Wyatt Berry Stapp Earp was actually listed as a professional gambler in the 1887 San Diego City Directory. He was also a deputy sheriff, then later a marshal, in Arizona Territory. In Tombstone, Earp owned gambling interests in several saloons where he not only dealt Faro but also avidly bucked the bank. Notably he worked as a manager at the Oriental saloon running the faro tables and as an enforcer, keeping gamblers out of fights and gunfire.
Lottie Deno—Carlotta J. Thompkins was the model for Miss Kitty on Gunsmoke. Her father taught her every card trick he knew. By fleecing Doc Holiday at poker once, she earned the title ‘Poker Queen.’ In Texas, she fell in love with a gambling man named Frank Thurmond, but he was accused of murder, so she fled with him to New Mexico where they opened a hotel and gambling room. Lottie also owned a restaurant in Silver City where she and Frank got married in 1880.
Games Of Chance
The most popular game in the West was faro. Using a green cloth-covered layout with painted images of 13 cards, players placed chips, called checks, on the picture of the card they thought would win and a token called a copper on top the checks to bet that a card would lose. They could back any number of cards, change bets between turns, and wager if the face value would be odd, even, or the higher of the turn. The dealer dealt two cards per turn. If a pair turned up, the house took half of any bet on that card, these were called splits. Cheating in Faro was so prevalent that American editions of Hoyle’s rules carried disclaimers that honest faro could no longer be found.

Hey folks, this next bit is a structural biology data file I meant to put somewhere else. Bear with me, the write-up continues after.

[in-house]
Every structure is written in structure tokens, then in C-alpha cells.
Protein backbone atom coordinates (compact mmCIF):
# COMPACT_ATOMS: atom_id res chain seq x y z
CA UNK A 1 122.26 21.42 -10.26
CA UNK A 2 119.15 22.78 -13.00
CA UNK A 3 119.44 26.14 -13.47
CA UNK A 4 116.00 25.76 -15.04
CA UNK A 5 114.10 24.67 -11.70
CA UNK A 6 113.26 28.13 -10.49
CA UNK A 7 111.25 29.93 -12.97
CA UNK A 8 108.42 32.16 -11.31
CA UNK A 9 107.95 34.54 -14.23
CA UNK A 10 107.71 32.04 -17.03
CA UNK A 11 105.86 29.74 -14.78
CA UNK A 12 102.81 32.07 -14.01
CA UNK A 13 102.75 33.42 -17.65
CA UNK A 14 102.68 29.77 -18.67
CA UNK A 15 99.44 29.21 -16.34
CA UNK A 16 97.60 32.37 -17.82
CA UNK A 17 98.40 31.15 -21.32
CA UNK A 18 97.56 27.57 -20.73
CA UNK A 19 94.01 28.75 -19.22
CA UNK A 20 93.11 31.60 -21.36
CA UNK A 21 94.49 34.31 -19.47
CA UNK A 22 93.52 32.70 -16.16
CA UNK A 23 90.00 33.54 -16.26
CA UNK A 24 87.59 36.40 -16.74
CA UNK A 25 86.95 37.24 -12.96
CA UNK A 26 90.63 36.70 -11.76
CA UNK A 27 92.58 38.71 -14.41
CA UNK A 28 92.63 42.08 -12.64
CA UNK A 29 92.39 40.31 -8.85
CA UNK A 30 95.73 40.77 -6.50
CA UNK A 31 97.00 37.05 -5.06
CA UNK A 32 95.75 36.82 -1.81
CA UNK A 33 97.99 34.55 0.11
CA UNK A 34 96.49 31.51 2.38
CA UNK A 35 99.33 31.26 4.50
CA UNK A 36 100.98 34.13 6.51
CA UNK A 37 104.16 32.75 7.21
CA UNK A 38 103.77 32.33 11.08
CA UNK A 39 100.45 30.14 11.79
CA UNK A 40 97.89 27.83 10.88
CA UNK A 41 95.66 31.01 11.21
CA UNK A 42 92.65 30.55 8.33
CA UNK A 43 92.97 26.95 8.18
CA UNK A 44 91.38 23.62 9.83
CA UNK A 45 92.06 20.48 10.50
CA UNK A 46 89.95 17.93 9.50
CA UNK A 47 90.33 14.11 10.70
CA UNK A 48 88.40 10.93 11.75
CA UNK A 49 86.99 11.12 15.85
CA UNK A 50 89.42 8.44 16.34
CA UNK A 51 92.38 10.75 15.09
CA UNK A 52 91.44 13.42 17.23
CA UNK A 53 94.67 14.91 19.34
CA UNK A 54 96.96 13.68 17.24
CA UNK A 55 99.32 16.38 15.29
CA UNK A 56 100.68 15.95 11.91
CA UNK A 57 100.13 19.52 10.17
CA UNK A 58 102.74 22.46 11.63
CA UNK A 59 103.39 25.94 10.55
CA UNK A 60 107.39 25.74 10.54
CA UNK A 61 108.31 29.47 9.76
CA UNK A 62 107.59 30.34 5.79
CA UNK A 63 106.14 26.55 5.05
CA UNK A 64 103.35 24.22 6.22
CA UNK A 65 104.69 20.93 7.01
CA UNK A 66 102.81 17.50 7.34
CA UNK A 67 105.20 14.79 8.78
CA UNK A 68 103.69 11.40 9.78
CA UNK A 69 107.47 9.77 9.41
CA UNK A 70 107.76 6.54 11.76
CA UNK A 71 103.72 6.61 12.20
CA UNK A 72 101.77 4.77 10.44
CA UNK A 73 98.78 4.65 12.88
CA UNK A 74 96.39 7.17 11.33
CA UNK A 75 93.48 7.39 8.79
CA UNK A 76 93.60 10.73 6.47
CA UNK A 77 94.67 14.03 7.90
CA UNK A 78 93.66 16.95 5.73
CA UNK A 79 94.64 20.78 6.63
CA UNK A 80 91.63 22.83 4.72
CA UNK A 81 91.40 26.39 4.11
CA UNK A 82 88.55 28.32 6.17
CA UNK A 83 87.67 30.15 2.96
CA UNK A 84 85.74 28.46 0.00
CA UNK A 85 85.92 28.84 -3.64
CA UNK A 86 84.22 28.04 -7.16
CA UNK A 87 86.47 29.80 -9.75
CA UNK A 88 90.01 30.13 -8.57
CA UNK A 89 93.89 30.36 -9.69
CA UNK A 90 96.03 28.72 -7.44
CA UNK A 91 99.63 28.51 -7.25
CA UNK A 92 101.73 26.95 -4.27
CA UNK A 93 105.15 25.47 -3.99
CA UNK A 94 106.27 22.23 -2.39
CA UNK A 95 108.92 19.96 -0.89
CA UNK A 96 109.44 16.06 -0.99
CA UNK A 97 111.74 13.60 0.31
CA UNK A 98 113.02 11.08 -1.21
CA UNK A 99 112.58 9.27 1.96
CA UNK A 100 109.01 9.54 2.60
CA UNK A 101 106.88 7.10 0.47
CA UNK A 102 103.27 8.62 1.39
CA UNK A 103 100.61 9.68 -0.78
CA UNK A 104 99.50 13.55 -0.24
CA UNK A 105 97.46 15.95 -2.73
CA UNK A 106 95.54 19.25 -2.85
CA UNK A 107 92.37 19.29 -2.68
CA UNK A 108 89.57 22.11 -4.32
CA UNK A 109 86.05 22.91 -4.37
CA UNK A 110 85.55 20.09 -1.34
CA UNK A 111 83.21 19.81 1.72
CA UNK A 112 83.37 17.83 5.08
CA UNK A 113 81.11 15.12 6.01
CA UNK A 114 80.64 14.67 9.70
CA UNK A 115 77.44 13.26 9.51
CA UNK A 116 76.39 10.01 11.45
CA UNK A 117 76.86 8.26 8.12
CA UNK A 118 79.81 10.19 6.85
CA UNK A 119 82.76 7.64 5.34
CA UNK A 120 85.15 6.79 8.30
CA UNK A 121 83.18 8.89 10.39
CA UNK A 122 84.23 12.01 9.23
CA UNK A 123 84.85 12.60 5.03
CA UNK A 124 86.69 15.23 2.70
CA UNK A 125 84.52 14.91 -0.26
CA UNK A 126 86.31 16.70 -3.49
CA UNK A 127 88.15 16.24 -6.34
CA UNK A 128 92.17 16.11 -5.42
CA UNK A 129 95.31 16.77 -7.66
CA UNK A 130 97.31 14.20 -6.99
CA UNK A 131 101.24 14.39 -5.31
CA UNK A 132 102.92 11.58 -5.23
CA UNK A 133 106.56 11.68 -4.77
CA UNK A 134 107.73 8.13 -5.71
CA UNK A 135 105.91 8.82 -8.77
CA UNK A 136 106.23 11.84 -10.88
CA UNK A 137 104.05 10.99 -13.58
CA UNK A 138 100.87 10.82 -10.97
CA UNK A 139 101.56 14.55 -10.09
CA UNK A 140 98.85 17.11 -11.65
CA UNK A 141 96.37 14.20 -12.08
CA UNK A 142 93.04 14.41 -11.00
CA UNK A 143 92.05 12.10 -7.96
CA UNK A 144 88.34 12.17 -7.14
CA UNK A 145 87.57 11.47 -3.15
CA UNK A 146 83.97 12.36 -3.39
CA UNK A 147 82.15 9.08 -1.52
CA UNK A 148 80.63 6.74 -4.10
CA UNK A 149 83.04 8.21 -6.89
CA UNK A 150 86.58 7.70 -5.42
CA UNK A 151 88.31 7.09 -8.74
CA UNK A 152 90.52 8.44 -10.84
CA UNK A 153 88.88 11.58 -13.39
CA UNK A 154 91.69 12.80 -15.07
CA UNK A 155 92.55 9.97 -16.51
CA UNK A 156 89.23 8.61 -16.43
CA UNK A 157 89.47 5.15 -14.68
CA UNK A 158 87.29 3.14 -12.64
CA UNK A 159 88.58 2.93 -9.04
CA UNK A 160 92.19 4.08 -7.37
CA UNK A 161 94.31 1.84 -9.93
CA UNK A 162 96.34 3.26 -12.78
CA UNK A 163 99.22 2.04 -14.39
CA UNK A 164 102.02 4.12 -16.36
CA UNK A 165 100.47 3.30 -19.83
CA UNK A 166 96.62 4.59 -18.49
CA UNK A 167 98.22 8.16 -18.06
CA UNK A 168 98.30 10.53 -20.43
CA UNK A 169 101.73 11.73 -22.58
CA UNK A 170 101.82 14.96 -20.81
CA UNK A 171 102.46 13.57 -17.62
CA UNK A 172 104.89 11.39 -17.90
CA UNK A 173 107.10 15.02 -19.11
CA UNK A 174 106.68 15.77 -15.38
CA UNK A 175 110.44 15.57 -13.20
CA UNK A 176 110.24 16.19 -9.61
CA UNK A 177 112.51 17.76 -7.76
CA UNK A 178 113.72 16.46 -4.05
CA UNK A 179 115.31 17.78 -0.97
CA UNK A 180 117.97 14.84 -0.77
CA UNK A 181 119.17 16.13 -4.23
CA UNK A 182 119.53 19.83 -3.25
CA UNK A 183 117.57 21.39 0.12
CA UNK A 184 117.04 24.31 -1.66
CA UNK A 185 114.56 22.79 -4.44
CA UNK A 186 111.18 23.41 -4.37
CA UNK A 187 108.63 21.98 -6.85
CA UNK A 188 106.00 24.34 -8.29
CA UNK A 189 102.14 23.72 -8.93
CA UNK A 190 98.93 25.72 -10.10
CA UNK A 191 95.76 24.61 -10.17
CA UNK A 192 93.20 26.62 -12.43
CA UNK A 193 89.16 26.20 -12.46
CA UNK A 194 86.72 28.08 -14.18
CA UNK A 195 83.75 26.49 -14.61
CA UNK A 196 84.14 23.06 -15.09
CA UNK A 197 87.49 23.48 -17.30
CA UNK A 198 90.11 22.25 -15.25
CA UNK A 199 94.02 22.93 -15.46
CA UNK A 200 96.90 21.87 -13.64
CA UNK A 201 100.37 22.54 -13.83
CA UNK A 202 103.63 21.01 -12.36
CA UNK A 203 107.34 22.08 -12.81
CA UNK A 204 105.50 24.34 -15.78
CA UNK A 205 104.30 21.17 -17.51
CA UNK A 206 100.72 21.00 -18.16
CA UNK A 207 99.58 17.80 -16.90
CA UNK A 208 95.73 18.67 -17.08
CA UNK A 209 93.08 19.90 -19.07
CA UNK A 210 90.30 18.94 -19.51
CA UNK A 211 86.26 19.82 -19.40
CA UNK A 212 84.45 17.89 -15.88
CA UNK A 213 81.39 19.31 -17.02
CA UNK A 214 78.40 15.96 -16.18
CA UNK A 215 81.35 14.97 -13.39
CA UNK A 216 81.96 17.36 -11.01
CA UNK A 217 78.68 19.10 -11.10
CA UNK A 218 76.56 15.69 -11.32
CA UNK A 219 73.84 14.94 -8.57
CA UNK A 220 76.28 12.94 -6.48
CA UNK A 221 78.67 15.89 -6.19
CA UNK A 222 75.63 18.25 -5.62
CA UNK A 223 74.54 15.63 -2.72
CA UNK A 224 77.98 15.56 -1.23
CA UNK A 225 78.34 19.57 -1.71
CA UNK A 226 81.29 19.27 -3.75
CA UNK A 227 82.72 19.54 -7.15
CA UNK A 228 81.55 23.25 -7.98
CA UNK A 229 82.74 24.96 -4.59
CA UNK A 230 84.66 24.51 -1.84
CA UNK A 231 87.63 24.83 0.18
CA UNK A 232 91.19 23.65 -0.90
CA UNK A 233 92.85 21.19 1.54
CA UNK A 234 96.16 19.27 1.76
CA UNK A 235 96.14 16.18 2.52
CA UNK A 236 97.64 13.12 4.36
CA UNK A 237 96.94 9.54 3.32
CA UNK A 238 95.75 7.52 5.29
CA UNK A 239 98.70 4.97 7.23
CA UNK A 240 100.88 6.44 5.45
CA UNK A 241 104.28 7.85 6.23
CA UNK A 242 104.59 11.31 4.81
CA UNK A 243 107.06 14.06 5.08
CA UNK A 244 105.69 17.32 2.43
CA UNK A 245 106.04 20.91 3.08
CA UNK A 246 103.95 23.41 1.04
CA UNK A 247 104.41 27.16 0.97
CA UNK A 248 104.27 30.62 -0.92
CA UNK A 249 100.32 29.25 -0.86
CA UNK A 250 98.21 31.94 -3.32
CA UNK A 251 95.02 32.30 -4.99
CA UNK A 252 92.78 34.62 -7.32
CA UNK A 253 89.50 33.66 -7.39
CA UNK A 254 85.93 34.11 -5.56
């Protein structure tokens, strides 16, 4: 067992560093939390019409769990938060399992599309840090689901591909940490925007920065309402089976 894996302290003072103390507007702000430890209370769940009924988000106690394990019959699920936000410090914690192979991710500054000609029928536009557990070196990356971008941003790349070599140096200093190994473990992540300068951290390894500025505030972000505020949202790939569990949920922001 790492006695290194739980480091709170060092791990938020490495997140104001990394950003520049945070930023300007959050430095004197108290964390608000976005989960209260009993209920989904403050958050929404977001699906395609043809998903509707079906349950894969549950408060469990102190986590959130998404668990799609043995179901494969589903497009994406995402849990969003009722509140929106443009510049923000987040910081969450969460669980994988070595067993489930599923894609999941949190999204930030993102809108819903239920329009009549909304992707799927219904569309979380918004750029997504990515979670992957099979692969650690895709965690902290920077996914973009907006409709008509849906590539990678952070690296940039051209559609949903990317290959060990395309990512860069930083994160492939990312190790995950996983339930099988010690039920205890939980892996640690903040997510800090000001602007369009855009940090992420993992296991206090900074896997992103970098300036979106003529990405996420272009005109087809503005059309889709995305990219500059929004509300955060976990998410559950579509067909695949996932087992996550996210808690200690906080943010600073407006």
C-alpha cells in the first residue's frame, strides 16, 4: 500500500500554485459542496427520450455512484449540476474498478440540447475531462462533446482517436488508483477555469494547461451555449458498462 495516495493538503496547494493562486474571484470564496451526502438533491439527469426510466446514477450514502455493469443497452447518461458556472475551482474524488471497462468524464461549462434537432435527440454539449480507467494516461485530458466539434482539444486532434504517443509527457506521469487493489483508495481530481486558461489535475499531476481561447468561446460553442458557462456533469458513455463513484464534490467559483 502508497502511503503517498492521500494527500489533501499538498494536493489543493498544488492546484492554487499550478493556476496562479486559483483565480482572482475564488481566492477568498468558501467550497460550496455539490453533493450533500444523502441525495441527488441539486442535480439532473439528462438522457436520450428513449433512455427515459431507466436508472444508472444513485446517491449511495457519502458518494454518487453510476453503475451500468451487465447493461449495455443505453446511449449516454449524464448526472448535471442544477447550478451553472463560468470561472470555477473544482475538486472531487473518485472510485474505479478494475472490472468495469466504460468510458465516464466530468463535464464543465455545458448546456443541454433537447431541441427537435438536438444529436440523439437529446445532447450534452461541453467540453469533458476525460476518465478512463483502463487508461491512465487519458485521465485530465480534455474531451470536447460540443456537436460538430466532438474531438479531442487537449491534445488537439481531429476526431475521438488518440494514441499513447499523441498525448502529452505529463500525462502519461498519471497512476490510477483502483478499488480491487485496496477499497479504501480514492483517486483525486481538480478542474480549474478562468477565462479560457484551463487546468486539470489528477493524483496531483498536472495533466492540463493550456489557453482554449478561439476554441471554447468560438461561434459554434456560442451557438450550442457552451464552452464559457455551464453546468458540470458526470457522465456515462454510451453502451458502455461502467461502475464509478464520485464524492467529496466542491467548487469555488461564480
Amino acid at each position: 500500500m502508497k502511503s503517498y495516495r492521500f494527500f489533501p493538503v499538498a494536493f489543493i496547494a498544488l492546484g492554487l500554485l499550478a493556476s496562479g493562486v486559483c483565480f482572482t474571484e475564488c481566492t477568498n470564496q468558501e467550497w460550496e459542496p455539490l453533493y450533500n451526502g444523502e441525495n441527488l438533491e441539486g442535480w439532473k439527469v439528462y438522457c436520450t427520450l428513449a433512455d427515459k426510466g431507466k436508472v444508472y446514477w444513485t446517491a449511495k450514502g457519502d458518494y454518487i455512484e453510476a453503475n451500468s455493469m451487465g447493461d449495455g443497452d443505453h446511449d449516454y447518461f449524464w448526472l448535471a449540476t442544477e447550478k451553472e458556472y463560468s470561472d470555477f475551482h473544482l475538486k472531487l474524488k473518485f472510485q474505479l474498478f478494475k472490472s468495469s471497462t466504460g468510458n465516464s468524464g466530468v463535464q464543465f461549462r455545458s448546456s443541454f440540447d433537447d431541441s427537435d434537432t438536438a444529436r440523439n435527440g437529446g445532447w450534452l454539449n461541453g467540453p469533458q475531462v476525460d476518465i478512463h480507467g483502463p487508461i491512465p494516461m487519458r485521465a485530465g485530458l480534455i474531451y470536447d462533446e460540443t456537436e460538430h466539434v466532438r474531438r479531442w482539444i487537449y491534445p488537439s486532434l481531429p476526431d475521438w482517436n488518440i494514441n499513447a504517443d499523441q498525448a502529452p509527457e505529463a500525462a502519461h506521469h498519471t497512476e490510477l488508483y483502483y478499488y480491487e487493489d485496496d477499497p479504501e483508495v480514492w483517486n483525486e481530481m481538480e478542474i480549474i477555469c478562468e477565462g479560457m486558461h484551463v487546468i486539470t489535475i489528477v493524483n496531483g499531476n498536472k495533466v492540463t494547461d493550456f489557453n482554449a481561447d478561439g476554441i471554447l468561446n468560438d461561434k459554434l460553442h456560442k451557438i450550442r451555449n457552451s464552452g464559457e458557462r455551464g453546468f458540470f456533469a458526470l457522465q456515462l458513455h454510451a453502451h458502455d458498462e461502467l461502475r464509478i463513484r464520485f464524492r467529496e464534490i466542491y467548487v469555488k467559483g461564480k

Three Card Monte
Three Card Monte was a scheme. A dealer laid three cards face down then picked up one and showed it to the player. They’d put that target card back, face down, and quickly move the three cards around. The player tried to pick the target card. The dealer lured people into the game by using a partner, disguised as an everyday player. The dealer moved the cards slowly when he was playing with his accomplice, who always won. So, the audience, who thought they were watching a real game, grew confident that they could find the target card. The dealer let real players win the first few rounds to get them to bet more. Then, they’d speed up their shuffling. They also used sleight of hand and often bent corners to cheat the players. The famous gambler Jefferson Randolph Smith II died in a shootout over gold he’d scammed three miners out of in a game of Three Card Monte.